Tags: transportation | airlines | bump-rate | david dao

Bump-Rate of Airline Passengers at Lowest Level Since '95

Image: Bump-Rate of Airline Passengers at Lowest Level Since '95
(AP Photo/Frank Rumpenhorst)

By    |   Tuesday, 08 Aug 2017 08:34 PM

The rate of airline passengers being bumped off airplanes is at its lowest level since 1995, NPR reported Tuesday.

The Transportation Department reported just one in every 19,000 passengers was kicked off an overbooked flight in the first six months of this year, the lowest rate since the government started keeping track in 1995.

The biggest decline took place between April and June. Physician David Dao was dragged off a United flight in April, and cellphone video of the confrontation sparked widespread public outrage over the way he was treated. His lawyer said he lost teeth and suffered a broken nose and a concussion after airport police officers pulled the 69-year-old father of five from his seat and dragged him down the aisle.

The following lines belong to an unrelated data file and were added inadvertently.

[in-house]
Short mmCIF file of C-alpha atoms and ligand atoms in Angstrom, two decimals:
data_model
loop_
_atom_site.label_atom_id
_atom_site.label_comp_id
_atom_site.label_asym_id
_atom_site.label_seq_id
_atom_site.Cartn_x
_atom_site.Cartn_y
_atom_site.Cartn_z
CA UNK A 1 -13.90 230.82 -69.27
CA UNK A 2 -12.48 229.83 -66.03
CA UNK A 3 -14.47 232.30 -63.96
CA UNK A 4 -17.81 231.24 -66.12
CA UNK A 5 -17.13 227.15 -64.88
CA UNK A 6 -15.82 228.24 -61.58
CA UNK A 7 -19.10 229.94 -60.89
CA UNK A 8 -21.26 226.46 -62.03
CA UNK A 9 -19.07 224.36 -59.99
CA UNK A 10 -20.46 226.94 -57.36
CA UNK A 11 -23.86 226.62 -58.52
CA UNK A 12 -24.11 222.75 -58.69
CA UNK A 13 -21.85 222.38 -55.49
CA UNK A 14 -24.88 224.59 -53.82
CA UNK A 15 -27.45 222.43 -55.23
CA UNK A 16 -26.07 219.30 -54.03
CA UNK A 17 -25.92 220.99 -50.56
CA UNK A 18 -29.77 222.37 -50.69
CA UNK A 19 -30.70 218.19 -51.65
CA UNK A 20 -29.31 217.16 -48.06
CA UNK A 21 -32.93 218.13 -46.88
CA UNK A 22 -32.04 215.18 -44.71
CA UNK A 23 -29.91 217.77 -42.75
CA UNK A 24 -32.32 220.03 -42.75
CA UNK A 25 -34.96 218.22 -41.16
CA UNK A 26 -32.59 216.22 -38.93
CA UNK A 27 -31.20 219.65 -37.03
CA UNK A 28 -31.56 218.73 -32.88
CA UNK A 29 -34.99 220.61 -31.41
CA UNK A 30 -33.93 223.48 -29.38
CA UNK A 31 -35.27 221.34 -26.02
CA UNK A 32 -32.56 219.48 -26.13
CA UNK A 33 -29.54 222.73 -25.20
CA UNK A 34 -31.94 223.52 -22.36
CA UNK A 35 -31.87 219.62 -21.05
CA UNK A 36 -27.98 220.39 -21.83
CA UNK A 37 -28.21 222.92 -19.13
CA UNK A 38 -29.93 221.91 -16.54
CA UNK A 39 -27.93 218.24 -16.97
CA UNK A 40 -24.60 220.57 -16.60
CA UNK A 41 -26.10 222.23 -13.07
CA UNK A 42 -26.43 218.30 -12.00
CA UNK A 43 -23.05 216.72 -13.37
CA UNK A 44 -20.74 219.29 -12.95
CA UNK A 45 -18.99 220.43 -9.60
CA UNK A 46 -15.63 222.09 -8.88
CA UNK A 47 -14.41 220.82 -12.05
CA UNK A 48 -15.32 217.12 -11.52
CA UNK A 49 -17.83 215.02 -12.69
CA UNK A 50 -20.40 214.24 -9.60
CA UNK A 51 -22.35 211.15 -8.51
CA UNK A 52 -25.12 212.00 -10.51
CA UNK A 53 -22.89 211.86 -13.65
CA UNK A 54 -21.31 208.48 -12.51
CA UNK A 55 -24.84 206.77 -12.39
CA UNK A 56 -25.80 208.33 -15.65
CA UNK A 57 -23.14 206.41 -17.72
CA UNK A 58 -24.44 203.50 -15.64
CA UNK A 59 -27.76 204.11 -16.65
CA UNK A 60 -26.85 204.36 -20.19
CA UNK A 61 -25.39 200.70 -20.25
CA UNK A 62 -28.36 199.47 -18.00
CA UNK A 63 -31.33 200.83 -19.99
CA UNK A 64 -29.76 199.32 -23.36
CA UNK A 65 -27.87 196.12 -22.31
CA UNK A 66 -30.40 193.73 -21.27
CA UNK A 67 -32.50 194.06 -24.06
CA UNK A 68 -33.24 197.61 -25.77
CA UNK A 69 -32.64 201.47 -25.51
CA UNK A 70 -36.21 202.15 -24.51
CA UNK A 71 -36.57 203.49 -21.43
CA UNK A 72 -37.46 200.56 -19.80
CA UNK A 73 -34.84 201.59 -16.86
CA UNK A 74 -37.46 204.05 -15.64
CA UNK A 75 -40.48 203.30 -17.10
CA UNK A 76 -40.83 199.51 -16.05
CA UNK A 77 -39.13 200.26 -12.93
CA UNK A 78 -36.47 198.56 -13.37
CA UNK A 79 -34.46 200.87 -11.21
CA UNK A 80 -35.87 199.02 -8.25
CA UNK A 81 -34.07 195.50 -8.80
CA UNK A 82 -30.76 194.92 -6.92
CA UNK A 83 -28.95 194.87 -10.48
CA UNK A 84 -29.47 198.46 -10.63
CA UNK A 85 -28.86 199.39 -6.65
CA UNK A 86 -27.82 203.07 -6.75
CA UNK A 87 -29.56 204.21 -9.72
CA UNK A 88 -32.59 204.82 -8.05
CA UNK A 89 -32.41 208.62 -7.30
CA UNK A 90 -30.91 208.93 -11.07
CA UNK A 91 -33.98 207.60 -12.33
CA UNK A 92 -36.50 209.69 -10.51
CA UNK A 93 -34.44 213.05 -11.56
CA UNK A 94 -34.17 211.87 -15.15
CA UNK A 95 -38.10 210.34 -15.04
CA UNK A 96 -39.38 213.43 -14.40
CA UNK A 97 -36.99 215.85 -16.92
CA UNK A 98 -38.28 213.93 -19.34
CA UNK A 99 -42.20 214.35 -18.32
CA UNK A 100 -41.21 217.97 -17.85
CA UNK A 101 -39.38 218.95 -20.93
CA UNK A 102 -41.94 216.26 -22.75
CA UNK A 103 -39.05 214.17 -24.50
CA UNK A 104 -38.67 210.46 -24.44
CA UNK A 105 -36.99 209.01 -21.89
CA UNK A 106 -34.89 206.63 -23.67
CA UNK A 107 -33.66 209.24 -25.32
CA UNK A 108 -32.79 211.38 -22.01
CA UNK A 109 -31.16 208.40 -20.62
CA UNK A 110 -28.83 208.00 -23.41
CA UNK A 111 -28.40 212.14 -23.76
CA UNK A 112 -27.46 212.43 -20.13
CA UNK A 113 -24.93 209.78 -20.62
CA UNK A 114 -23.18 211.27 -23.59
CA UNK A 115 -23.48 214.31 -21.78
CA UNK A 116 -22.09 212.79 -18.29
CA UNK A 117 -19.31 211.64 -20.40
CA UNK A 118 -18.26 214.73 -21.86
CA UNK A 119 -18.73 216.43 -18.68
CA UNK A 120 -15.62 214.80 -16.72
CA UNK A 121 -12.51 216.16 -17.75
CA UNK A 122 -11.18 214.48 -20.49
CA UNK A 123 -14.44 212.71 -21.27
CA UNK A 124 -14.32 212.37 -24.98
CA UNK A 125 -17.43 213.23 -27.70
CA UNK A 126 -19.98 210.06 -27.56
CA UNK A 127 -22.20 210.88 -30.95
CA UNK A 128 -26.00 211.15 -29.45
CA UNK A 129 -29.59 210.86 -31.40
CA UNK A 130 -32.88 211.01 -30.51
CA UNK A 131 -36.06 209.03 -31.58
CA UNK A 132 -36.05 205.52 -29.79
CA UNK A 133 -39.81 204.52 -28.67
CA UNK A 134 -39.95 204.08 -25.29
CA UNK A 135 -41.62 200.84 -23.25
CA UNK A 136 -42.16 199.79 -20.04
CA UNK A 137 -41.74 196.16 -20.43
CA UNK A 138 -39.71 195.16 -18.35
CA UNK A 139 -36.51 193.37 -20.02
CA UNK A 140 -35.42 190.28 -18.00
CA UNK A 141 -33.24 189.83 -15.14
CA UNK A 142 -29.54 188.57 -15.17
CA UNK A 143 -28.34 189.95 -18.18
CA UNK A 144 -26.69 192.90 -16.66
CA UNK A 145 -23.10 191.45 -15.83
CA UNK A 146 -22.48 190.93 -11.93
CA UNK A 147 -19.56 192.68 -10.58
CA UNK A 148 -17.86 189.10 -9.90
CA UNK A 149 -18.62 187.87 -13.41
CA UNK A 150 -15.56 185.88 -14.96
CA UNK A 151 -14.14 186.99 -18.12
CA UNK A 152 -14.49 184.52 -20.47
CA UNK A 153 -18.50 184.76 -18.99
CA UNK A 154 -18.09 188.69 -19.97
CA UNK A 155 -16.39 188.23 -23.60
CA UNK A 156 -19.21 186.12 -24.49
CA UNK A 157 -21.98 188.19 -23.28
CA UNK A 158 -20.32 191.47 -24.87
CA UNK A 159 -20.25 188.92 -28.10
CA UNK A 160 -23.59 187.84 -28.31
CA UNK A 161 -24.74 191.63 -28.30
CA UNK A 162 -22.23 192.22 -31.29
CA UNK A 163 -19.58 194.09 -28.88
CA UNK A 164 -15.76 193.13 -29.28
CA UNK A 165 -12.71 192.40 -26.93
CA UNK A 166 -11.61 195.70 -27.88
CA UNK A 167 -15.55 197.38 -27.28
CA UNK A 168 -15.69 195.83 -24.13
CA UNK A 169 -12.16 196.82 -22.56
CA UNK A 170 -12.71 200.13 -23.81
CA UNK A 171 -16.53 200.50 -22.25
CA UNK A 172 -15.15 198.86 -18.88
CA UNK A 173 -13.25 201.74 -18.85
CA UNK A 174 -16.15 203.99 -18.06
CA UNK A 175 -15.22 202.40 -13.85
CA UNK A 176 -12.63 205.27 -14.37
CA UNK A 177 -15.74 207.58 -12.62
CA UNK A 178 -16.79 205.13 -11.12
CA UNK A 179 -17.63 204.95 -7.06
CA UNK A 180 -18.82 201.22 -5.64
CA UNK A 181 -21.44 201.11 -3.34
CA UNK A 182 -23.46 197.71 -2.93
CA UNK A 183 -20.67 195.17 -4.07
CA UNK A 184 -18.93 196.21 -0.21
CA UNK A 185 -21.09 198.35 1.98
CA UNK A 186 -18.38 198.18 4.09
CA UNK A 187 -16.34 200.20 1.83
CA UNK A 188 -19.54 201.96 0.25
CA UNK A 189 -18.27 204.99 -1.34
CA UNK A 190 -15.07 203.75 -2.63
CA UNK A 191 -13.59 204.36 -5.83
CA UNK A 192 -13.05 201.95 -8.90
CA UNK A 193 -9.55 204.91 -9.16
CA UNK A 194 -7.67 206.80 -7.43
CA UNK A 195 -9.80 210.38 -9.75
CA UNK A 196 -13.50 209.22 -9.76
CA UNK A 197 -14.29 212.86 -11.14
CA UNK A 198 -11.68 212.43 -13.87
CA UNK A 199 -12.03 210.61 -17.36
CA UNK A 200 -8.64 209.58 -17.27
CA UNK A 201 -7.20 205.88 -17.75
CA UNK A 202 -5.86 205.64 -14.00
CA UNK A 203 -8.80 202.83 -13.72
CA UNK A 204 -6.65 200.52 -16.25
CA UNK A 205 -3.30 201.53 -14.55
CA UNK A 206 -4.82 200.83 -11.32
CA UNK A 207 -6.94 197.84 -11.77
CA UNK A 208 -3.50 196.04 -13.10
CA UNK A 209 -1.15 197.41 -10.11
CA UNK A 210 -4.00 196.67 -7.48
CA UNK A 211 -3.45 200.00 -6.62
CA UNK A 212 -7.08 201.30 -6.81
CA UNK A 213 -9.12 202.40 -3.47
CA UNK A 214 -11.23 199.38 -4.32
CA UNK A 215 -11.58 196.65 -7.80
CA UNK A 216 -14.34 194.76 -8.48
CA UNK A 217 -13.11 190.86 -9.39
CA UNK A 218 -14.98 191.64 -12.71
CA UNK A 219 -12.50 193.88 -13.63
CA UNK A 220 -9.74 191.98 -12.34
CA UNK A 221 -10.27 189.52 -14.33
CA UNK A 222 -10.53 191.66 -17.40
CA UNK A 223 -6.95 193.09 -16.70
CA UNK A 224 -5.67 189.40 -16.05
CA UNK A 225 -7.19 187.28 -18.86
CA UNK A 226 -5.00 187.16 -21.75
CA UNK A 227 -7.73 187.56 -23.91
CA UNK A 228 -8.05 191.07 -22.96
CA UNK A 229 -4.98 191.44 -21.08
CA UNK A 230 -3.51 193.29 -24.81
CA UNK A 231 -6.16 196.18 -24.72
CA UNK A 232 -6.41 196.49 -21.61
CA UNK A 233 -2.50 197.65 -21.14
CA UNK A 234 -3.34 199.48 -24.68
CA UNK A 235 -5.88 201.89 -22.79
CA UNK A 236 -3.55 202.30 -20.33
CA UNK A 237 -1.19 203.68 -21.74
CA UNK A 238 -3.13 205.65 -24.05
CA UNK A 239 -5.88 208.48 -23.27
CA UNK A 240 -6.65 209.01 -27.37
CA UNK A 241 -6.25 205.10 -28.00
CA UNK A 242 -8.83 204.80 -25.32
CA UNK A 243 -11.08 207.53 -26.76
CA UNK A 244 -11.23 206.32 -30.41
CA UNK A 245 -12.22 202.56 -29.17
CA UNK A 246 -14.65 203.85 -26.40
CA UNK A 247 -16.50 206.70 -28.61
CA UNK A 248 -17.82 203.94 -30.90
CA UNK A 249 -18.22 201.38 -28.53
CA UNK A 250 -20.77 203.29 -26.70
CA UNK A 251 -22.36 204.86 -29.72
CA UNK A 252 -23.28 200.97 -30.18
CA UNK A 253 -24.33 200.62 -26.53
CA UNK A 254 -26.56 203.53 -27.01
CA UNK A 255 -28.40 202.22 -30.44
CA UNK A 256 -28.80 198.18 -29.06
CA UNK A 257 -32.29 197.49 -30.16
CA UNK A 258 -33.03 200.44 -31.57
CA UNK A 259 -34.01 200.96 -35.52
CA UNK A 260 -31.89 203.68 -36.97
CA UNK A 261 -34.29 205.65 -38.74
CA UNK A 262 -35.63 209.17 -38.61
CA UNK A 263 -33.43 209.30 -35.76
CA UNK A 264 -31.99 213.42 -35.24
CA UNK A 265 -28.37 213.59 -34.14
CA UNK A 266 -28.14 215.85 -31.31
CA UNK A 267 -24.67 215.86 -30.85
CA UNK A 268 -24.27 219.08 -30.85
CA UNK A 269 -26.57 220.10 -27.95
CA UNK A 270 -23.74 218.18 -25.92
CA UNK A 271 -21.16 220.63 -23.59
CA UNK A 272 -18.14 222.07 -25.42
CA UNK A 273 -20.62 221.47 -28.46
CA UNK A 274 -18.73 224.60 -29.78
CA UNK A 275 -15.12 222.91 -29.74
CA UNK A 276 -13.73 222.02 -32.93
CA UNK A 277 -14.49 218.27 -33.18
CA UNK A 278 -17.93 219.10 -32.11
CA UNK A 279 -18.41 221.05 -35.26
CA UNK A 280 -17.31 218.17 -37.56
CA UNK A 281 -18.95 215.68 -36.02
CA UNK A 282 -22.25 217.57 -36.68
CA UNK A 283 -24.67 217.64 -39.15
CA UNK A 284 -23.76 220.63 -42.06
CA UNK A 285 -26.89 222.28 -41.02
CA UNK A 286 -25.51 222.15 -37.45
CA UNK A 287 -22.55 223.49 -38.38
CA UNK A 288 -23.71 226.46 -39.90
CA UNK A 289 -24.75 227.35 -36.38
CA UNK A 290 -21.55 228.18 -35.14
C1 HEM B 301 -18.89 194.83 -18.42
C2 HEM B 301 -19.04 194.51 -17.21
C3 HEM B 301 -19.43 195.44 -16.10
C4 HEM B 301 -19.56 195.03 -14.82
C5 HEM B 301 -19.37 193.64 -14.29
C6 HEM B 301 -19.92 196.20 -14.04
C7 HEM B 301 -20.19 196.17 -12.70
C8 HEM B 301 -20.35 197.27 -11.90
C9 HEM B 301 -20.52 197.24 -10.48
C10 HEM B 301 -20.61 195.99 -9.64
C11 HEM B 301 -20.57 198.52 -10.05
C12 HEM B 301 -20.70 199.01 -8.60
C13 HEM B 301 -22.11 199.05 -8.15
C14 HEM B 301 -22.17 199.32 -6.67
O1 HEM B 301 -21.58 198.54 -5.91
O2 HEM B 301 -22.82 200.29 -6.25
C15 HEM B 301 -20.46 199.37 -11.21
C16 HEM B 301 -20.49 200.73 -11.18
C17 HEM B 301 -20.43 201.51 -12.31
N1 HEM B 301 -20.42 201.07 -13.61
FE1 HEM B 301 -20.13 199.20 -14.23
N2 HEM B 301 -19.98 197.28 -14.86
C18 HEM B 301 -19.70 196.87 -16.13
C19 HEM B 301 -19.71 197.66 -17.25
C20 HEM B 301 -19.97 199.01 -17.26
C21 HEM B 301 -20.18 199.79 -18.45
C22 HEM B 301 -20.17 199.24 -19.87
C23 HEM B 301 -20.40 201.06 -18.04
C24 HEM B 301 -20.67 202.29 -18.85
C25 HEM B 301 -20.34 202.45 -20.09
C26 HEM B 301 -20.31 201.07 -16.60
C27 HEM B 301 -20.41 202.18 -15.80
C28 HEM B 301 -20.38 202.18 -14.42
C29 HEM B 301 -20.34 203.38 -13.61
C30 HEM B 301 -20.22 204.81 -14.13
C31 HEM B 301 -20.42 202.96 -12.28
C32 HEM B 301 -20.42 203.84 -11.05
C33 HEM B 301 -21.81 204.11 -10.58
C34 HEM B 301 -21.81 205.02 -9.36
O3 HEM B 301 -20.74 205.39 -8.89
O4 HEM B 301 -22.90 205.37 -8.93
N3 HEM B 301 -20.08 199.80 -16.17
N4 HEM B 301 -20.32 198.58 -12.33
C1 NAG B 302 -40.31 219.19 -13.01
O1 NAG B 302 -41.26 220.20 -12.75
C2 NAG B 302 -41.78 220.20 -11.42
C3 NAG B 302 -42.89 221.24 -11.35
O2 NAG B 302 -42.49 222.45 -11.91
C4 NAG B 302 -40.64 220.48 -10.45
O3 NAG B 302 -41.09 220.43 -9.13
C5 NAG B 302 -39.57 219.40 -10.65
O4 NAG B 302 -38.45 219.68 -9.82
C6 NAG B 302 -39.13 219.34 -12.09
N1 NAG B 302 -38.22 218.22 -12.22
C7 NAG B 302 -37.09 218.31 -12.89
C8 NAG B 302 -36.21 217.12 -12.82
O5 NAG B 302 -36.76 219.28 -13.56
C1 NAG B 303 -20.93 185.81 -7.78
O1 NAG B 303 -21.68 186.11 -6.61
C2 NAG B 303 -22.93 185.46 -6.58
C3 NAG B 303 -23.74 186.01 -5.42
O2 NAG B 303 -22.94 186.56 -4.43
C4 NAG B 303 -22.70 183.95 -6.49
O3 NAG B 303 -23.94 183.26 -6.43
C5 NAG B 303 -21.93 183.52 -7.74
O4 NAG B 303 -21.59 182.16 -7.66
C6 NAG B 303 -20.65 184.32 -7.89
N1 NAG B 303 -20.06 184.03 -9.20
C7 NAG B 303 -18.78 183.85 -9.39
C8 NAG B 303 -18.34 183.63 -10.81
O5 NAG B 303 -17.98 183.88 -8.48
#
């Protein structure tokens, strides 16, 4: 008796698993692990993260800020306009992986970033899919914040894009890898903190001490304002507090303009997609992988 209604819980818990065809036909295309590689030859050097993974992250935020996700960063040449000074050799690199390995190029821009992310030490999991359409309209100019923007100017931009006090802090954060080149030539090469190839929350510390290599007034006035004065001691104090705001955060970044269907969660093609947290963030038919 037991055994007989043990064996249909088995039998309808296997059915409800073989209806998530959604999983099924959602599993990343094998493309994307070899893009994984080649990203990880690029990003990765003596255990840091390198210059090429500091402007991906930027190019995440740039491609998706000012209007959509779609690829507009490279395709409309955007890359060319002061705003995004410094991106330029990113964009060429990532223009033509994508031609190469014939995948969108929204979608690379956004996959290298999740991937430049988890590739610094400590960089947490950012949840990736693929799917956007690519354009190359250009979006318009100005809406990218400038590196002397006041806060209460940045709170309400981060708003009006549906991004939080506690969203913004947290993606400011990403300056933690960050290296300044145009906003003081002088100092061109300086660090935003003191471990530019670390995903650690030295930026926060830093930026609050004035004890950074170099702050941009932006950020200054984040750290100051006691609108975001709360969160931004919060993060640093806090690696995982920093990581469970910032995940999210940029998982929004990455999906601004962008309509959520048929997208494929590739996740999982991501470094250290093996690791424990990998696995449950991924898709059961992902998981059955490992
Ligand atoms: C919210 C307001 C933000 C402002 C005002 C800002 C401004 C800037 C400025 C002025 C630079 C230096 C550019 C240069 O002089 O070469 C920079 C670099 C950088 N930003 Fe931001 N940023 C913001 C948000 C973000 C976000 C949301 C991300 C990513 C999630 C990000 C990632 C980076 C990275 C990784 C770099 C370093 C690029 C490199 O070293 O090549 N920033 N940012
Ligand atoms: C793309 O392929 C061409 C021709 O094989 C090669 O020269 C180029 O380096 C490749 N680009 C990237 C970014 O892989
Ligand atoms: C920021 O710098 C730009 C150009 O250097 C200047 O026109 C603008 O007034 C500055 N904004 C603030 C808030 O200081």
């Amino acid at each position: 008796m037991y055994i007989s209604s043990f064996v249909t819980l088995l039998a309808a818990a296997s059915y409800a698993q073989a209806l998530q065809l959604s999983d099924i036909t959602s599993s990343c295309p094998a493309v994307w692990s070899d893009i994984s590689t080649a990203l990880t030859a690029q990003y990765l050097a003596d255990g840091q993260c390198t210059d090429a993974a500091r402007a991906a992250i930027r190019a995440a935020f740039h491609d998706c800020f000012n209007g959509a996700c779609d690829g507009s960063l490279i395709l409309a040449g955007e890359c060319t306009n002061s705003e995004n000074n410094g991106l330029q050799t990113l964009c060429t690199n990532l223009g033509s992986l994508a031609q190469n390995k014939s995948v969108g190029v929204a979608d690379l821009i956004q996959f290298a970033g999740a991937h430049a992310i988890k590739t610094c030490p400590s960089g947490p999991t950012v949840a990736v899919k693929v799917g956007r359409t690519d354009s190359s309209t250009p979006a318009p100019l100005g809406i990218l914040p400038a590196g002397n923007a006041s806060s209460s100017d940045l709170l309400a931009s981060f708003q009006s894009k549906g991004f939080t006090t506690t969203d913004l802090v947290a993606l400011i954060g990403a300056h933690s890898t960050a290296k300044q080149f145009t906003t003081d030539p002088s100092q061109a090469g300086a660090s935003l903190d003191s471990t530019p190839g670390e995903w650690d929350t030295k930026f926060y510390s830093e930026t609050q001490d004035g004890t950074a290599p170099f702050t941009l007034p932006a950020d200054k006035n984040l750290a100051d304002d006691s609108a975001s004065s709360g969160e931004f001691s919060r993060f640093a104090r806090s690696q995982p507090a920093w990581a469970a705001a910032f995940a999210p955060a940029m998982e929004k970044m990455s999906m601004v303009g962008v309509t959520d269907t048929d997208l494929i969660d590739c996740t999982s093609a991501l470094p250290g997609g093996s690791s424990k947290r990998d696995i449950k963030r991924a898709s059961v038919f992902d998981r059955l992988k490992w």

Complaints about airline service are up by 7.8 percent since last year, according to the same report, regarding a range of issues including flight problems, baggage, reservation and ticketing, refunds, customer service, disability access, and discrimination.

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The rate of airline passengers being bumped off airplanes is at its lowest level since 1995, NPR reported Tuesday.
transportation, airlines, bump-rate, david dao
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2017-34-08
Tuesday, 08 Aug 2017 08:34 PM
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